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In §85 of Ideas I, Husserl classifies all mental processes into intentional and non-intentional mental processes. The class of non-intentional mental processes contains all sensuous mental processes.

Among the former [class of non-intentional mental processes] belong certain "sensuous" mental processes which are unitary with respect to their highest genus, "sensation-contents" such as color-Data, touch-Data and tone-Data, and the like, which we shall no longer confuse with appearing moments of physical things.

It is possible to distinguish the content of sensuous mental processes from sensuous mental processes. If I am interpreting Husserl correctly, then he is arguing that sensuous mental processes form a class. A defining property of this class is that every mental processes belonging to it has a sensuous content. The distinction between a sensuous mental process and the sensuous content of a sensuous mental process is then analogous to the distinction between a representation and a representing of an object.

On my reading, Husserl distinguishes a sensuous mental process from the sensuous content of a sensuous mental processes. The sensuous contents of sensuous mental processes are classified according to different sensory modalities. Another possible reading is that Husserl is identifying sensuous mental processes and the sensuous contents of sensuous mental processes. If so, then Husserl is arguing that all sensuous content is identical with a sensuous mental processes. Here, the proper analogy would be to adverbial theories of perception, in which a sensation of red is identified with a sensing redly.

The proper interpretation of this passage is important, because it immediately precedes Husserl's discussion of the hyletic moments of intentional acts. Which is the proper interpretation? Is Husserl claiming that all sensuous mental processes contain sensuous contents, or is Husserl claiming that all sensuous mental processes are sensuous contents?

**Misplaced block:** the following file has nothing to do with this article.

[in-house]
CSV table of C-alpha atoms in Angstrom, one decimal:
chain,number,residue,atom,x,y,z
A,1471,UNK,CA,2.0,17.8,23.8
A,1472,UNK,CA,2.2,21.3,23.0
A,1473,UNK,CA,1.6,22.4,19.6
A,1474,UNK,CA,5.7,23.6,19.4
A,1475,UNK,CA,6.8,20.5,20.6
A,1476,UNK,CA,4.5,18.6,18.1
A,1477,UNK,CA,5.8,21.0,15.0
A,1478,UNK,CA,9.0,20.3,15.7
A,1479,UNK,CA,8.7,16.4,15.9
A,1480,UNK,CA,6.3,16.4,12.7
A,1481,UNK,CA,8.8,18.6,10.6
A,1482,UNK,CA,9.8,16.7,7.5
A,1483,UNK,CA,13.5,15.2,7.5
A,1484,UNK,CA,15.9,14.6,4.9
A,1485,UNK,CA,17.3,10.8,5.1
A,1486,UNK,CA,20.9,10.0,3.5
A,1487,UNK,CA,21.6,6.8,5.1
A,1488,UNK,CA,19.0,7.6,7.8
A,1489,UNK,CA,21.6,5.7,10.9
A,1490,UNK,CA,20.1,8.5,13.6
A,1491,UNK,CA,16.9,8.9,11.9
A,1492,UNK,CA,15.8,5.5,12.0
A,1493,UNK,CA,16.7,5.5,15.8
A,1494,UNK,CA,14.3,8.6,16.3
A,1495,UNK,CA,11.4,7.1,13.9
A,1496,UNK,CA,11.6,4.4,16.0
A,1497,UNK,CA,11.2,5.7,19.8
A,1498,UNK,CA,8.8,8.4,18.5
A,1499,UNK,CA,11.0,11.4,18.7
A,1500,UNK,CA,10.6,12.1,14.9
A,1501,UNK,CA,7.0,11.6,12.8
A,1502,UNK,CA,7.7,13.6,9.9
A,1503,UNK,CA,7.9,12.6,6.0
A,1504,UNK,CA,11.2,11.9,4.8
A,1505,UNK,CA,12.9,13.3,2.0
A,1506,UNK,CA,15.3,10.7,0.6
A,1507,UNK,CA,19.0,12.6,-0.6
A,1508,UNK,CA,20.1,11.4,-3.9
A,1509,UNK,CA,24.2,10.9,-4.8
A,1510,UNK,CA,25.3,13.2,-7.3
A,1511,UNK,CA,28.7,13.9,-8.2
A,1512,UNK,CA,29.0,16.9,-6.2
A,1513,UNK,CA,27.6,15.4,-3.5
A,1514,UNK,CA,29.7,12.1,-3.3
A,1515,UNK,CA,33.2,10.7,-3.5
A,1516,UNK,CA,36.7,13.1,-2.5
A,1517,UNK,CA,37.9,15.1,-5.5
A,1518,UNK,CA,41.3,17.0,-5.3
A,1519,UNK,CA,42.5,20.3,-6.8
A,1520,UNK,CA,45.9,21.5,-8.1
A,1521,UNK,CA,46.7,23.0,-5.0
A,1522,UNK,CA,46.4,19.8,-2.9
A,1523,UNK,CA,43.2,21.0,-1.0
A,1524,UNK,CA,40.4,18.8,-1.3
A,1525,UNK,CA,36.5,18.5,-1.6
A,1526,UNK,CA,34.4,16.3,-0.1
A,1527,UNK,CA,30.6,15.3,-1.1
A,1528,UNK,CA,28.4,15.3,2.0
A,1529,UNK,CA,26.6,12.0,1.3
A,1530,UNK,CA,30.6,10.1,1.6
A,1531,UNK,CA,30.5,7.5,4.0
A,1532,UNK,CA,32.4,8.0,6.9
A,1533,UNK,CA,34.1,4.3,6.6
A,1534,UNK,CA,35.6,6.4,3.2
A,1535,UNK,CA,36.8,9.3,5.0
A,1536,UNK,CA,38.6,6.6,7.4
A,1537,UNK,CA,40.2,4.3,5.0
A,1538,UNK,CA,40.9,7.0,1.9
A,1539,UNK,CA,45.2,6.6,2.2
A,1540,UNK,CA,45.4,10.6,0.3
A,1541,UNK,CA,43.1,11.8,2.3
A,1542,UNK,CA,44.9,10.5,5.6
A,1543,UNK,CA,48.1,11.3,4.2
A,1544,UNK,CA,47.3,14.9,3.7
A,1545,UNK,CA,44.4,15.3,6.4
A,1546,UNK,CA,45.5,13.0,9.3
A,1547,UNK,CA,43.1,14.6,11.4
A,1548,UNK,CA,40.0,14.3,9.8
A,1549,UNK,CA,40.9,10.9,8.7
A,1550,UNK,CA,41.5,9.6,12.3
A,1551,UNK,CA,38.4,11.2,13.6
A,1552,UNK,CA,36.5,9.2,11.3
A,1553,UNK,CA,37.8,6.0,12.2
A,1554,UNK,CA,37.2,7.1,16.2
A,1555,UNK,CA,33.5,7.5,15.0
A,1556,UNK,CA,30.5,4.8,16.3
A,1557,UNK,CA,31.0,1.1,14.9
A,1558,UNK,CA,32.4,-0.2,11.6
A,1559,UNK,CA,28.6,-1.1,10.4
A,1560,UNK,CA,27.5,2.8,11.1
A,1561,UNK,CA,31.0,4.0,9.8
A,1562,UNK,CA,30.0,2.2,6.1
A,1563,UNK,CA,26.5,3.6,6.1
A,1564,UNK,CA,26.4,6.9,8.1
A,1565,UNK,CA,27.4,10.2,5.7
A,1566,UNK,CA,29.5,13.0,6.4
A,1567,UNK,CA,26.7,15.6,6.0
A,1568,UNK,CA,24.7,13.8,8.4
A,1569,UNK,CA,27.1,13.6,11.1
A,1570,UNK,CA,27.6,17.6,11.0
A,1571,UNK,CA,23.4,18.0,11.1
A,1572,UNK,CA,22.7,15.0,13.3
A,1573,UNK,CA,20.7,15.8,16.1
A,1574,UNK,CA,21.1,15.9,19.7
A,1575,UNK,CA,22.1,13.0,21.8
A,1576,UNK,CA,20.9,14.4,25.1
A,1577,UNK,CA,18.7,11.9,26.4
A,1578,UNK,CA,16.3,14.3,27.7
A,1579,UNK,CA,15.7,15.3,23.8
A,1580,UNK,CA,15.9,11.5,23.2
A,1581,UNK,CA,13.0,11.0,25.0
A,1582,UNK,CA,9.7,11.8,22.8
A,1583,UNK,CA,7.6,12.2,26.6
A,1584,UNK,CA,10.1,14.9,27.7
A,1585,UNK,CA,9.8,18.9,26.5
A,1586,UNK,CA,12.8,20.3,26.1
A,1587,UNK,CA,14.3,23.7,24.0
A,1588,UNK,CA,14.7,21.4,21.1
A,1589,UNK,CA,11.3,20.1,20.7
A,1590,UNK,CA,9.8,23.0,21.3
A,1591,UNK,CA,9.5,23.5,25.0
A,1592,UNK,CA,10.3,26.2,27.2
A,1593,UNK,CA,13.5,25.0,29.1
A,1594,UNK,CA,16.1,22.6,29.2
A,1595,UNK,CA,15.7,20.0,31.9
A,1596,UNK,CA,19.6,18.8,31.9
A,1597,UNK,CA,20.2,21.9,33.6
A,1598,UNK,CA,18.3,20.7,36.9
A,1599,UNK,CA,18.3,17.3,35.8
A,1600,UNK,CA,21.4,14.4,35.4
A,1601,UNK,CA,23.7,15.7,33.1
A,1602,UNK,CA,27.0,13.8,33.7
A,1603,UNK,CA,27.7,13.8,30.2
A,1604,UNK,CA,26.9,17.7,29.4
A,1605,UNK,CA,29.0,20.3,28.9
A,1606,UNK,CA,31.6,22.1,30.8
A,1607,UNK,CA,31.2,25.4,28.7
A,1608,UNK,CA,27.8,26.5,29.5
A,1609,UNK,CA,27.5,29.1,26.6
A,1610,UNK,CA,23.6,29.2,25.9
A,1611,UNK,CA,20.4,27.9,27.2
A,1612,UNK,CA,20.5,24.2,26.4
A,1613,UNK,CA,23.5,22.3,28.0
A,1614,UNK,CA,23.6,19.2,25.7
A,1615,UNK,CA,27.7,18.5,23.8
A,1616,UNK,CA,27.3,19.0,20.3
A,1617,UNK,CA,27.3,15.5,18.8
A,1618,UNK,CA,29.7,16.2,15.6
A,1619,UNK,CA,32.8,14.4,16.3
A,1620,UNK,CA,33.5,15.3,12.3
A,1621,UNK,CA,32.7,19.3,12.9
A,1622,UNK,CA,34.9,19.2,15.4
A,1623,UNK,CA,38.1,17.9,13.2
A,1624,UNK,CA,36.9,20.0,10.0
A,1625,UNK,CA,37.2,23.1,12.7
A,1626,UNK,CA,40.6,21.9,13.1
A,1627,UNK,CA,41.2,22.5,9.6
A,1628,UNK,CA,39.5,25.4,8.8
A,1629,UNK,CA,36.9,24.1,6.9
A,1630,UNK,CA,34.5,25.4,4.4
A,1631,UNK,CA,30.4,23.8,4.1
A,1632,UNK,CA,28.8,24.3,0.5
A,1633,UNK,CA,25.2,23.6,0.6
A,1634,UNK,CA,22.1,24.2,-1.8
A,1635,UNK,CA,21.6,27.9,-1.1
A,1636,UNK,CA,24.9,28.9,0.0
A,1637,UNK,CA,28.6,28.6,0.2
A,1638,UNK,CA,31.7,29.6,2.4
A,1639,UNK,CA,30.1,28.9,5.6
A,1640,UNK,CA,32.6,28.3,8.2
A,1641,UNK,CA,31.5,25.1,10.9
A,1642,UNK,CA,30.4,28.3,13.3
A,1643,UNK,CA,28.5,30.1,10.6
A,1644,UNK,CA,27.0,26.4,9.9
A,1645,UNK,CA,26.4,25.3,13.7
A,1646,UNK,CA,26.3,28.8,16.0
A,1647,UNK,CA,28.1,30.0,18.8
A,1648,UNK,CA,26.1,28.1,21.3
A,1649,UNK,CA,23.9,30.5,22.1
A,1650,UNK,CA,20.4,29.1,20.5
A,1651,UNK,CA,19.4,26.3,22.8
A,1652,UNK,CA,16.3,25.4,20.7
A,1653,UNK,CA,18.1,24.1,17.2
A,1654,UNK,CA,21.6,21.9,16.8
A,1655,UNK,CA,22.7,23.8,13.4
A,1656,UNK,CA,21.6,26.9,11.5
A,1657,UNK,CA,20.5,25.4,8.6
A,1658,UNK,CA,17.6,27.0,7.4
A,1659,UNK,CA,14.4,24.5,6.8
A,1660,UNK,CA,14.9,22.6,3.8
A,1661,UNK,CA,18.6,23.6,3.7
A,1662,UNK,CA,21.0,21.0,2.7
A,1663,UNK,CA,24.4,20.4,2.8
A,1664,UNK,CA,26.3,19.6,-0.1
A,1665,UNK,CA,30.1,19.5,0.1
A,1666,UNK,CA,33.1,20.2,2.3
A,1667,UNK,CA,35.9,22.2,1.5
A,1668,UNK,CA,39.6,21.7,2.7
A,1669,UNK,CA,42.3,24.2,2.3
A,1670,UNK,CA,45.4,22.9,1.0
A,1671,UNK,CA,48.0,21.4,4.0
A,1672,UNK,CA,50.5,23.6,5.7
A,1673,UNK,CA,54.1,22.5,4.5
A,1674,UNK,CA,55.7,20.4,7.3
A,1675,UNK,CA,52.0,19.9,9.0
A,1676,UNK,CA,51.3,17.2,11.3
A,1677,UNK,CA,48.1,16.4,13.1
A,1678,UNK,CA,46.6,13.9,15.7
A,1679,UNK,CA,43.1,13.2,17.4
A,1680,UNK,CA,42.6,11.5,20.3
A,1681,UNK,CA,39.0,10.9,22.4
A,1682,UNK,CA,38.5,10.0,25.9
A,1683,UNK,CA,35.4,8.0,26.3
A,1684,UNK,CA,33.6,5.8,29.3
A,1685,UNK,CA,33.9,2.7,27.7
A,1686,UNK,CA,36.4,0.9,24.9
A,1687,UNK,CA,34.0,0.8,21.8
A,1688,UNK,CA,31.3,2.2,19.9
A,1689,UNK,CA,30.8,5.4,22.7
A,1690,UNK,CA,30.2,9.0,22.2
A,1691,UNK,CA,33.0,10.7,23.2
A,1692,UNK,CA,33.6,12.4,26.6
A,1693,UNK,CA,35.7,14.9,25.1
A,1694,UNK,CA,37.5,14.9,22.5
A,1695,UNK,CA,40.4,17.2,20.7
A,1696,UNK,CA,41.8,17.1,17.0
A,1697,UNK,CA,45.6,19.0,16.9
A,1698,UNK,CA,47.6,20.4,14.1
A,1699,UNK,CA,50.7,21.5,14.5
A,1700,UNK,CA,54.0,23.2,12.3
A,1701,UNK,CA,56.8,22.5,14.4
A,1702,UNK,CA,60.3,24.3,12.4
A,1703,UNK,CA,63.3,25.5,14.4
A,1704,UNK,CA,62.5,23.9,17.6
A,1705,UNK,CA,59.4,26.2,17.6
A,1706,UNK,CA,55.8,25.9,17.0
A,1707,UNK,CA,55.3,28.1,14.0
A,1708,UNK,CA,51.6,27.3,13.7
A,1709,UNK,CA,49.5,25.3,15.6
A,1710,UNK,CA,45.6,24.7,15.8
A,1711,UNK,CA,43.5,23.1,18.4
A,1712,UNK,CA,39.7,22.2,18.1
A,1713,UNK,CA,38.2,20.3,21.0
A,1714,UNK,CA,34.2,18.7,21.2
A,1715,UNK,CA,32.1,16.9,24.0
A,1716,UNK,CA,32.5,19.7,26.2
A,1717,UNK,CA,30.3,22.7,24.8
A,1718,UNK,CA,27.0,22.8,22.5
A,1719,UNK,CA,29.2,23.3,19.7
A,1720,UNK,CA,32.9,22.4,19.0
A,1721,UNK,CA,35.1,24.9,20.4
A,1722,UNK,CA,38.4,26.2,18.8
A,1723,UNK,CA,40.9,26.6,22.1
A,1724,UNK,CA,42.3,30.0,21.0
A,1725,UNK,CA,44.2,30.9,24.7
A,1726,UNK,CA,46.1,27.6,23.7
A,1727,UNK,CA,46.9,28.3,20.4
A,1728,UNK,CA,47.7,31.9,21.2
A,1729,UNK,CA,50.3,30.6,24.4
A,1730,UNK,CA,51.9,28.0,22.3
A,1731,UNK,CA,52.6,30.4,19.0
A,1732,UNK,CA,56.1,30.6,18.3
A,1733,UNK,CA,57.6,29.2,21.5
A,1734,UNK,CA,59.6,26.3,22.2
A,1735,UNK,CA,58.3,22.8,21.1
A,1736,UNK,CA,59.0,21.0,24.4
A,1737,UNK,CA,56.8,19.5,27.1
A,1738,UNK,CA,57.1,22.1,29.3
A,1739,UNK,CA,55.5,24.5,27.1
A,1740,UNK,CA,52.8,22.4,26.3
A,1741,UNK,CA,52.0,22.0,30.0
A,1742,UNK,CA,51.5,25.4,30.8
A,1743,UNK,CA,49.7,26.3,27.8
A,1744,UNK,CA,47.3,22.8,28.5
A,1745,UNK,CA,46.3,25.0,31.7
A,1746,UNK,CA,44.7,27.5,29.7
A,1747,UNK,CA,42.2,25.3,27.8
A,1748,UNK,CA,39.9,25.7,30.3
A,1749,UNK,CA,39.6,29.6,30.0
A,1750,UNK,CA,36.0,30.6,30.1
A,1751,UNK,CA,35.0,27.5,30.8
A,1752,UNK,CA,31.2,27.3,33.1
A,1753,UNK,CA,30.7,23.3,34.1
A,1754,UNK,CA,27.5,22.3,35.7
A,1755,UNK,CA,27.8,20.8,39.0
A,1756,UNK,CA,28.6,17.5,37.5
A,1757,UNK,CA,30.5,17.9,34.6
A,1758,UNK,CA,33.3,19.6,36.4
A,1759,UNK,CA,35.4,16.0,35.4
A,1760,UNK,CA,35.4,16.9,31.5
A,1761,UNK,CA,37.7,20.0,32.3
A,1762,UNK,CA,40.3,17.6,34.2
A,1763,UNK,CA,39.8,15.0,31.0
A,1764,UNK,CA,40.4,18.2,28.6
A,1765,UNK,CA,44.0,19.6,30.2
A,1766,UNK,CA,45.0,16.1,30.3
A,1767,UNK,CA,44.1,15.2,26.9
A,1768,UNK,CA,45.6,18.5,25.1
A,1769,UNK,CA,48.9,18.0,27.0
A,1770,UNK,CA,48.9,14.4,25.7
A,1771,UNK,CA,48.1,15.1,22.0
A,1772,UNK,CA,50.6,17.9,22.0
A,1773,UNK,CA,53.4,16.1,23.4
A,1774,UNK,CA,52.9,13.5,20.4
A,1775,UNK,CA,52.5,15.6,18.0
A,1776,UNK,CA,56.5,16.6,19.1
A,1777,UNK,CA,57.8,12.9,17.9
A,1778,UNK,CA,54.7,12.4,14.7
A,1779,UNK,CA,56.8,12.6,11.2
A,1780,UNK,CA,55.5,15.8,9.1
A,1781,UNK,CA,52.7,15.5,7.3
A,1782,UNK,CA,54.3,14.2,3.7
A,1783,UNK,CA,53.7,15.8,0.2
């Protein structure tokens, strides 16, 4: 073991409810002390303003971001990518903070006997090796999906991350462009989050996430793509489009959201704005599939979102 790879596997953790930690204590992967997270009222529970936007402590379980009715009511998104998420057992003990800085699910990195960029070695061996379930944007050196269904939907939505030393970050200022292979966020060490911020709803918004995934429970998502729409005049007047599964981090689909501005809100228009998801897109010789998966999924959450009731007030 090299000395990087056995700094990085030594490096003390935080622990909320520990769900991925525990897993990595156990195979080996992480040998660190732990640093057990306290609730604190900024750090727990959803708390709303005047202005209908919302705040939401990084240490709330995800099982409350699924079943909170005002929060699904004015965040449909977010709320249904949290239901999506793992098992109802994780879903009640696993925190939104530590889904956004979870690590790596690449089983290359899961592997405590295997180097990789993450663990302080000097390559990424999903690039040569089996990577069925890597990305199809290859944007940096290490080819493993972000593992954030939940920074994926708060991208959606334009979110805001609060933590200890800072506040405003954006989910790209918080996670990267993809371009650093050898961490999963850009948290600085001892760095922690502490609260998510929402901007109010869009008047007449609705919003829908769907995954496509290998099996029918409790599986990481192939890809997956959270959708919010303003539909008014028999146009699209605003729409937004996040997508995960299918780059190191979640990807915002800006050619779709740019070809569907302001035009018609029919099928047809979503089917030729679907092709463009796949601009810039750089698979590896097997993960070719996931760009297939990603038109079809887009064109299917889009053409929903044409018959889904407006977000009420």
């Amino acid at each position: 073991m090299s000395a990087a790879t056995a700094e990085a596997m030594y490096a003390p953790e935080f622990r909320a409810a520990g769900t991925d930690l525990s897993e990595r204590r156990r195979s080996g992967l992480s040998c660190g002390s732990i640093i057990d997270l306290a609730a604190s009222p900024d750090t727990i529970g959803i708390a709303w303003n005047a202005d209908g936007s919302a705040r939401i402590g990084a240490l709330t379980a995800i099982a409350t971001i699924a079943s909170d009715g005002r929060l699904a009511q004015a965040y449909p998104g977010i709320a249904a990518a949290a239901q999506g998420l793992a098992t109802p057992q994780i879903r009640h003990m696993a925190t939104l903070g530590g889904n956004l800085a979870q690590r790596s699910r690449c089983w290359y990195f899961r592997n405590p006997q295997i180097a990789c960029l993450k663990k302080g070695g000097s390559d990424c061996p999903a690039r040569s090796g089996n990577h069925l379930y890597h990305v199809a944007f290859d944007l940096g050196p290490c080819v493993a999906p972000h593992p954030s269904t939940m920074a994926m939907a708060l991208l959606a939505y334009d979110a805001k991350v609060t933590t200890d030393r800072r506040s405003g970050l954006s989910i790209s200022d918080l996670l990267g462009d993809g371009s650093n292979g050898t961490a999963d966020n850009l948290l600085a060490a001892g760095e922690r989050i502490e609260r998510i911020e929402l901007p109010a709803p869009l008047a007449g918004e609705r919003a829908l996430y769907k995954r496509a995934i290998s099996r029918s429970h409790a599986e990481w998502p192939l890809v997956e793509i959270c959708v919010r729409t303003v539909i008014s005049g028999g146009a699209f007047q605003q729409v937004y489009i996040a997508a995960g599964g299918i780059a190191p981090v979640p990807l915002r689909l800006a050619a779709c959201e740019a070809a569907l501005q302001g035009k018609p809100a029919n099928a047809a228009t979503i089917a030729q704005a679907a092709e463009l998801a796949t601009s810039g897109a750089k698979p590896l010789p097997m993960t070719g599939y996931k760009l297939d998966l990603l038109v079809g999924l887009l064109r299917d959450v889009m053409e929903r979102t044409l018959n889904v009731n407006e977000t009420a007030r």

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    I just want to say that I think that this is an excellent question, and precisely the kind of question I like to see on this site. Unfortunately, it's been ages since I have read the later Husserl, so I'm afraid I don't have a good answer ready-to-hand, but I really hope the community comes through with a good answer. – Michael Dorfman Jun 2 '12 at 14:09
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Is Husserl claiming that (A) all sensuous mental processes contain sensuous contents, or is Husserl claiming that (B) all sensuous mental processes are sensuous contents?

The answer is (B) all sensuous mental processes are sensuous contents.

At this point in Ideas, Husserl has qualified his expression as phenomenological description. In the context of apprehending a phenomenon, the content of consciousness is equivalent to act of consciousness. This is because:

  • From the phenomenological position, we must assume that existence has been bracketed, and consequently, both the content and the act can only be interpreted in terms of how they are experienced. (You can read about the phenomenological reduction to better understand this.)
  • We experience content via an act of experiencing content.
  • Consciousness is not reflexive, (which means that a conscious act cannot be conscious of itself as a positional object).
  • When we reflect on an act of consciousness, that act becomes an intentional object and is therefore, not a "non-intentional mental process".

If a sensuous mental process were to contain sensuous contents, then they would have to be distinct. The sensuous contents would have to be a separate experience which preceded the sensuous mental process, which means that the sensuous mental process would not be a sensuous mental process, but a reflective intentional mental process. This is clearly a contradiction, so it must not be the case that sensuous mental processes contain sensuous contents.

This stuff can get confusing and just to make sure that this is not misunderstood...

According to Husserl's phenomenology as expressed in Ideas,

sensuous mental processes ≡ sensuous contents

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